That procedure has been used by languages long before—and is easily documented by going back to the history of a word or a concept for that matter—and as the whole thing is seen in the context of a bigger dynamic we could call “a study of the history of ideas.”

The idea for adopting the spelling and pronunciation of a foreign word in the manner and form a term/concept a word is spelled and pronounced in the borrowing language is the way to go.

Why so?

One, the word/term borrowed gets to assume a more ‘naturalized’ position/entry in the lexicon of the language and thus, would not any longer, looking strange, foreign, and ‘unnatural/unnaturalized’; this will pave the way for it to become totally ‘natural’ in the borrowing language.

Two, this approach would make the borrowing one of ownership, which is a condition for the term/word to get to become a ‘natural’ lexicon of the language.

Three, the appropriation becomes complete as the borrowed word/concept/term cannot be returned as it has been spelled by the borrowing language such that, the language from which the original word came about cannot any longer claim as its own even if, conceptually and linguistically, it came from it.

When a foreign language/term/concept is retained, you will encounter many problems such as:

1) Can the phonetic system allow it to be pronounced in the original way it is pronounced? It is likely that the borrowed word is pronounced differently, as is the case, of “computer.” Check the English dictionary and you will see that the way it is pronounced in its roots/etymology is not the same way the resulting word is pronounced, and this resulting word ‘computer’, for instance, could not be pronounced in the same way in Ilokano.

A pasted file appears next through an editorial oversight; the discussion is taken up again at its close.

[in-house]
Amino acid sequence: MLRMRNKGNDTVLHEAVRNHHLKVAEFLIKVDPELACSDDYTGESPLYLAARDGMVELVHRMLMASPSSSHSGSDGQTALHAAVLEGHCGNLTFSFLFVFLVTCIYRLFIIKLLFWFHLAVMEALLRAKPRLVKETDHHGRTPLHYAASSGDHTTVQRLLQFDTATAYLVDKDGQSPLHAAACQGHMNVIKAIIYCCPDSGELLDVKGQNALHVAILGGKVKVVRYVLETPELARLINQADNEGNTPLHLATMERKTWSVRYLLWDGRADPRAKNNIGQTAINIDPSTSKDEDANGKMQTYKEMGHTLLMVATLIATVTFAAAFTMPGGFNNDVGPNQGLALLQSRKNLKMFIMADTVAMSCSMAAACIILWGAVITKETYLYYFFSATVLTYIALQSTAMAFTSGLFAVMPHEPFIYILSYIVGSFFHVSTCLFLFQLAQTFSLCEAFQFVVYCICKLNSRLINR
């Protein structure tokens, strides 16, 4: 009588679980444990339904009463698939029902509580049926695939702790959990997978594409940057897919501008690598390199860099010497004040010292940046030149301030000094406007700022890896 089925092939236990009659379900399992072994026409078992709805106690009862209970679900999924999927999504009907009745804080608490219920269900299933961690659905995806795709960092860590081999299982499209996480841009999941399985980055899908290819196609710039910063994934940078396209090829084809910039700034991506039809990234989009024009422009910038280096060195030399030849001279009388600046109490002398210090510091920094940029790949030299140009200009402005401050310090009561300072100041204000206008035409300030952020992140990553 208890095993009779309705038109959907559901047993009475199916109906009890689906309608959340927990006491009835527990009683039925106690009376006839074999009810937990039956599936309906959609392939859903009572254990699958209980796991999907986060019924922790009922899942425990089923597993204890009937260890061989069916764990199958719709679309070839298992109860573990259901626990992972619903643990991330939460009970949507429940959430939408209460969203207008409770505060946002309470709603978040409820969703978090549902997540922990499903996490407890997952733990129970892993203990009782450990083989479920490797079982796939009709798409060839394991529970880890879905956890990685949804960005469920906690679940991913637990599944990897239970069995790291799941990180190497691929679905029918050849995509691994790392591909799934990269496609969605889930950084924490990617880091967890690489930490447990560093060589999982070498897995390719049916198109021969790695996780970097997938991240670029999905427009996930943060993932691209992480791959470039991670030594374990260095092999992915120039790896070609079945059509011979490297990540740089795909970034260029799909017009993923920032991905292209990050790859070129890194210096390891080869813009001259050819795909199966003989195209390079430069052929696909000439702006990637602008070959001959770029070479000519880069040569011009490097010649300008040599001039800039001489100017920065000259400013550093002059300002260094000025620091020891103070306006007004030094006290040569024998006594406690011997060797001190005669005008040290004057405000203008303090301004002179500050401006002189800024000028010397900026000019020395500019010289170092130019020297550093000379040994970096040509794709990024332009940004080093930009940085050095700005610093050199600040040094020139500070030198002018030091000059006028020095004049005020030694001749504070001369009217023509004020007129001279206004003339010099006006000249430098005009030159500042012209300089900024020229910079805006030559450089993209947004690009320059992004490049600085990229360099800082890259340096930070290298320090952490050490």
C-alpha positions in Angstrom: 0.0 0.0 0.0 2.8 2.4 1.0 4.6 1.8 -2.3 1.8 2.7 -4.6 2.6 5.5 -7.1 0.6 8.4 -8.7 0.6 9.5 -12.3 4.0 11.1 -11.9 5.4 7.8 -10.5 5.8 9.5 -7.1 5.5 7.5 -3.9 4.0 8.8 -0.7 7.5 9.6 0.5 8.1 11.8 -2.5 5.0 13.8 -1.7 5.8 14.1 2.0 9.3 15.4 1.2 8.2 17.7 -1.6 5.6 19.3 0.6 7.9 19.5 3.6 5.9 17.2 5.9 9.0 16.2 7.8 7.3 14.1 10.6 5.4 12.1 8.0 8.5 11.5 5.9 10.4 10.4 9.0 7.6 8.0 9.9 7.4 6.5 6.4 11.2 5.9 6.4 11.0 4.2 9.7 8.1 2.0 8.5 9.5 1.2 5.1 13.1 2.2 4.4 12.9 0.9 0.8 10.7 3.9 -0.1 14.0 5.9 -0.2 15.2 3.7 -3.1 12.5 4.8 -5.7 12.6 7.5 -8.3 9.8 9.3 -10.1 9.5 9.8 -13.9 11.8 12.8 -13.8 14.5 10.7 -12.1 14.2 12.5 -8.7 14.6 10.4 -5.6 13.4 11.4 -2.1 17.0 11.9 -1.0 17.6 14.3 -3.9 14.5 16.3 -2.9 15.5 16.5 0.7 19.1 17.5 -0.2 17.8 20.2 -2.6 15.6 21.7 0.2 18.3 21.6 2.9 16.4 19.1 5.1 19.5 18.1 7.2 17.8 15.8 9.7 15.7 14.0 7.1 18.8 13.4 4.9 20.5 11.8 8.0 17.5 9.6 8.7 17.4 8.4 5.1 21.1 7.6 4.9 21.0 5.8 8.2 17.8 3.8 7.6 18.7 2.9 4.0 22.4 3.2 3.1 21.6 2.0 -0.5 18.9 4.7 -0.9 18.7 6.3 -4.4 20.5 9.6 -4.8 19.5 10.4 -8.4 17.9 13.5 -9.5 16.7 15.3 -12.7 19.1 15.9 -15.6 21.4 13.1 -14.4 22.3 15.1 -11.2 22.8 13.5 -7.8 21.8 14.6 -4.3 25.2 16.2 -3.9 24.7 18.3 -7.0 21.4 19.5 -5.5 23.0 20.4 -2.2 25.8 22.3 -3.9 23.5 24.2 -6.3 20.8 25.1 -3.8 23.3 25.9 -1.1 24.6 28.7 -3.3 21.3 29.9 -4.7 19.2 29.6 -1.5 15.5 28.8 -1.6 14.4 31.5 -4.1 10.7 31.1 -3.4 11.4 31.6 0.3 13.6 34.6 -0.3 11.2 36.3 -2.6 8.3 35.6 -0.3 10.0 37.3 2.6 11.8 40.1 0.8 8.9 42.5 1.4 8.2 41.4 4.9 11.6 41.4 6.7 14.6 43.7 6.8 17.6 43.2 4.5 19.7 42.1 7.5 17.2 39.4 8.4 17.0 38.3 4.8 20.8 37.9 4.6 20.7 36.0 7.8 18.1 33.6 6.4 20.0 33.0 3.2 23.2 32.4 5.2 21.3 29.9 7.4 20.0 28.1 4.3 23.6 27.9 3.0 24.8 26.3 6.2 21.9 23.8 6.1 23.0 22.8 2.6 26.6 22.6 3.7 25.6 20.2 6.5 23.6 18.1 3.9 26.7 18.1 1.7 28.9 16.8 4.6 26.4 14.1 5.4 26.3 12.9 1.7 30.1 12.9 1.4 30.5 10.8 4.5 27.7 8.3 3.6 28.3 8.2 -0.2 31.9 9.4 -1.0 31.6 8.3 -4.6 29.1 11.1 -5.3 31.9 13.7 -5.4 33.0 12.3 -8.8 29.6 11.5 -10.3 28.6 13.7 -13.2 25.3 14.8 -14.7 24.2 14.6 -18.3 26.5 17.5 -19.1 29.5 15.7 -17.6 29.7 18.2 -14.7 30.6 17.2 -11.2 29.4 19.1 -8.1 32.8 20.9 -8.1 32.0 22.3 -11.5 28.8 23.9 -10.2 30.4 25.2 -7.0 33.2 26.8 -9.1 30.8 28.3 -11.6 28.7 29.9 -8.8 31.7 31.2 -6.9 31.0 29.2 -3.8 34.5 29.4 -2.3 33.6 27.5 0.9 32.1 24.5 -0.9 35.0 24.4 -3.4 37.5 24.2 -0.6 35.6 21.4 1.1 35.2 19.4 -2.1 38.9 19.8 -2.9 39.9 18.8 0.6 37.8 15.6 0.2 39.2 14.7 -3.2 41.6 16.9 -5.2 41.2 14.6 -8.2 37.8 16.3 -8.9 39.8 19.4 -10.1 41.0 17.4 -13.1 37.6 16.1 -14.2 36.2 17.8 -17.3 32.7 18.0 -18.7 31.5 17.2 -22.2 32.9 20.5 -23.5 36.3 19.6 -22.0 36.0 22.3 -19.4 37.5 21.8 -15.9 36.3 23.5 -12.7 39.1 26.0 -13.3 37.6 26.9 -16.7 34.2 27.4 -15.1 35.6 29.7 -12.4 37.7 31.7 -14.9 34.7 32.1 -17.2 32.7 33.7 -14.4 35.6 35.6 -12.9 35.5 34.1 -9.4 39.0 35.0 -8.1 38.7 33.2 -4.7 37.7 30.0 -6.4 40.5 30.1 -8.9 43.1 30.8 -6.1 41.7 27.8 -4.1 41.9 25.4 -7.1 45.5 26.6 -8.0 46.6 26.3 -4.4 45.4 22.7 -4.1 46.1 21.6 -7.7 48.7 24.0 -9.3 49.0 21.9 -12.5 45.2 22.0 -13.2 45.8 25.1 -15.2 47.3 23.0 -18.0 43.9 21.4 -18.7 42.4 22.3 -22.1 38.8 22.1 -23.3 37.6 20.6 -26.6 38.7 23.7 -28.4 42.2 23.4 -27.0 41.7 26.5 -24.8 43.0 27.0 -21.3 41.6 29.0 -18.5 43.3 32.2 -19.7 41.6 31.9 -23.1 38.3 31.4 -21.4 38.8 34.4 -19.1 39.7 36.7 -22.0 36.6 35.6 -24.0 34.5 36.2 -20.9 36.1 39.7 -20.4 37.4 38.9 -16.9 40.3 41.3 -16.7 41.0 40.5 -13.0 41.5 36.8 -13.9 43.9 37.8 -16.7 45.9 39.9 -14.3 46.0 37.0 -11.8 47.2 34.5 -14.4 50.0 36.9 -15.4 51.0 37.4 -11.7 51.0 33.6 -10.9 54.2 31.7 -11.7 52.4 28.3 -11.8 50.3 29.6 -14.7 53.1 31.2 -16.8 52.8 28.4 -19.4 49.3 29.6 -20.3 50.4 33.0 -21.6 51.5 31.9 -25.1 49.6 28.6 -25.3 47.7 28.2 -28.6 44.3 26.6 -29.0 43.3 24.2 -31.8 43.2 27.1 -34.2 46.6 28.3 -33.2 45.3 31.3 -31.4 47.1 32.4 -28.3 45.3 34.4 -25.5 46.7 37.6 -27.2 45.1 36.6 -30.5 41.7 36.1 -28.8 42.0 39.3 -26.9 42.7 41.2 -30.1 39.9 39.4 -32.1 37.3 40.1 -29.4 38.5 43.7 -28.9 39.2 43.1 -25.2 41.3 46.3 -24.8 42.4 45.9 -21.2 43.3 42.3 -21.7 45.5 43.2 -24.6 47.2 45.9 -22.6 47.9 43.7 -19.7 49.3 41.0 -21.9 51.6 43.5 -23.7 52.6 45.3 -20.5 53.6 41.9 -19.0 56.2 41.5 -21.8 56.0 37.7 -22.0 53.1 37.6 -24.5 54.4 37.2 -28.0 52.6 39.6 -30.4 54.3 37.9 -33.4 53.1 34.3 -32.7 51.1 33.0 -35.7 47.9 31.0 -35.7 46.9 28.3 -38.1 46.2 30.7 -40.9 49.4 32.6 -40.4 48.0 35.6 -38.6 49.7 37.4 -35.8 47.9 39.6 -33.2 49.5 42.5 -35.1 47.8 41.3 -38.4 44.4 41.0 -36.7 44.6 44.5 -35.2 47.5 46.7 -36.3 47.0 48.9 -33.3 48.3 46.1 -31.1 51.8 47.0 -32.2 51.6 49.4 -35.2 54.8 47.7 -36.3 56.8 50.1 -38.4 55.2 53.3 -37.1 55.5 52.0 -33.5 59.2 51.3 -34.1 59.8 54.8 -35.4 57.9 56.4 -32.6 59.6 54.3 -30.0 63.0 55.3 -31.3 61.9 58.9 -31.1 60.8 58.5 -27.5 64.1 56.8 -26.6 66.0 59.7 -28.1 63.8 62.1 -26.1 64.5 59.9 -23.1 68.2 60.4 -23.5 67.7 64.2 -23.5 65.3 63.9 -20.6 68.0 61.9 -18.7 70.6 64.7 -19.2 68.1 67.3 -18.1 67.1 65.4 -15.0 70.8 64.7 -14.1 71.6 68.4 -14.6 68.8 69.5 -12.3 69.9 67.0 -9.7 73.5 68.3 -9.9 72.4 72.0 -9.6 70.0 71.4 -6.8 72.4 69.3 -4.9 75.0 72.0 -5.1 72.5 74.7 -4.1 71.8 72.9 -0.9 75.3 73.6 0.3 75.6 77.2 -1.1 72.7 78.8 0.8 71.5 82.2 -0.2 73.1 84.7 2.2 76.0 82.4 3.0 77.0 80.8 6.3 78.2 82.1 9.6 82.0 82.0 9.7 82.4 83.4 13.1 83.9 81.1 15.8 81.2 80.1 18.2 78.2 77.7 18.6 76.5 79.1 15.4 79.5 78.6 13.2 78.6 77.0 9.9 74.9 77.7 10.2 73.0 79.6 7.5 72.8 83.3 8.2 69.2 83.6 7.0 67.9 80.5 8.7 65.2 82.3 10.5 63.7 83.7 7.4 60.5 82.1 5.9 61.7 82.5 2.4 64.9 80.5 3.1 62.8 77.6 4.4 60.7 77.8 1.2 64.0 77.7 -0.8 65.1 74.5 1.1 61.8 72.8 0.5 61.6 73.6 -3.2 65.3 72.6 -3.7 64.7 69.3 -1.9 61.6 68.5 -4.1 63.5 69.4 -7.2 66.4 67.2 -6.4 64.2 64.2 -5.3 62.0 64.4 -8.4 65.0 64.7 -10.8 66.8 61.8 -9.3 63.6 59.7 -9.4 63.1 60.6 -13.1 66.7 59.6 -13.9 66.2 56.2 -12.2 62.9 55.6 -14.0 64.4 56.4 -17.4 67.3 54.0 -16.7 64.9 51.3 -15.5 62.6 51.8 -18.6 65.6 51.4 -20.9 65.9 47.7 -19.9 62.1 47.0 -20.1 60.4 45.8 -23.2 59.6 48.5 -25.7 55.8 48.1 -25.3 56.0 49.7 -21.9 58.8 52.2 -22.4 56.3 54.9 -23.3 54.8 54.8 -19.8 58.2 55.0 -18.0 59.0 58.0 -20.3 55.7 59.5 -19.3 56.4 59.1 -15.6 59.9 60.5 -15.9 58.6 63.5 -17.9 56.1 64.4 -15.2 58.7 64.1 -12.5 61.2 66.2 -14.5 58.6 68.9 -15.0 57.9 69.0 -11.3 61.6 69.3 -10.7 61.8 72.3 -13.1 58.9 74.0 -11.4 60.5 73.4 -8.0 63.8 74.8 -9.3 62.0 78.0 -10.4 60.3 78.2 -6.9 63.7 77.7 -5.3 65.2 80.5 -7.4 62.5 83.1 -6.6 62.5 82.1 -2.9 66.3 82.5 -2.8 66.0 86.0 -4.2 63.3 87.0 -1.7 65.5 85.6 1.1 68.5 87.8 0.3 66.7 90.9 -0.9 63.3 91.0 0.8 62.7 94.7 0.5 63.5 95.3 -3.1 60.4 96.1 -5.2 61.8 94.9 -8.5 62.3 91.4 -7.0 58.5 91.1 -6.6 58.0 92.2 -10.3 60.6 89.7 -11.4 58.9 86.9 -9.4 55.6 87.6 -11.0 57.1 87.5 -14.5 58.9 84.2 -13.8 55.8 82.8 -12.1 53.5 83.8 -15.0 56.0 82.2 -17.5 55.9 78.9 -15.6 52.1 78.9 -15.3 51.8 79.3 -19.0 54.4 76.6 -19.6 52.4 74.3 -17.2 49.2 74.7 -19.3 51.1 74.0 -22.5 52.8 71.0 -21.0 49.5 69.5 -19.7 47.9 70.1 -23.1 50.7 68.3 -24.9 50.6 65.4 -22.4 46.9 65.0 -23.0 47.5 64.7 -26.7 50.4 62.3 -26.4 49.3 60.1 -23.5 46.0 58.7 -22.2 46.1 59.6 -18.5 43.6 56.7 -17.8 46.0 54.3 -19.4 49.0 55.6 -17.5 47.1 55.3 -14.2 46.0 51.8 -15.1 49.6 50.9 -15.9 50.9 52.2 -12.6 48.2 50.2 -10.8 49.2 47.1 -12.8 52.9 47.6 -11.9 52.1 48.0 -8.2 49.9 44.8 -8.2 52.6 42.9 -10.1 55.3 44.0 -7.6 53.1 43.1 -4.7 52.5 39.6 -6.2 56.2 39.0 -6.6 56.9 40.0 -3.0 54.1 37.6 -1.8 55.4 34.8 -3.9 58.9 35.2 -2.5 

2) Can the spelling system allow it? It is unlikely that the spelling system allows it and that is the reason why the borrowed word must be spelled as well in the same spelling system of the borrowing word.

The ‘reintellectualization position’ of some philosophers of the Ilokano language does not hold water in toto: in some ways, that position can hold but in more ways than one, that simply cannot be sustained.

The loses are more than the gains. And if they do insist on this—on retaining the original spelling of the borrowed word because of (a) nostalgia for things American and Spanish and what not, including perhaps Arabic now where many Ilokanos go and return to the Ilokos with their Arabicized concepts and/or (b) respect for the language from which the word is coming from—then they must account a new phonetic, lexical, and spelling system, then they must account as well how to go about appropriating in a true fashion a new concept to account our new experience without importing extra-linguistic variables.

This is where their big and huge problem lies.

So there. I hope that this will address the issue raised and continually being raised.

(To be continued)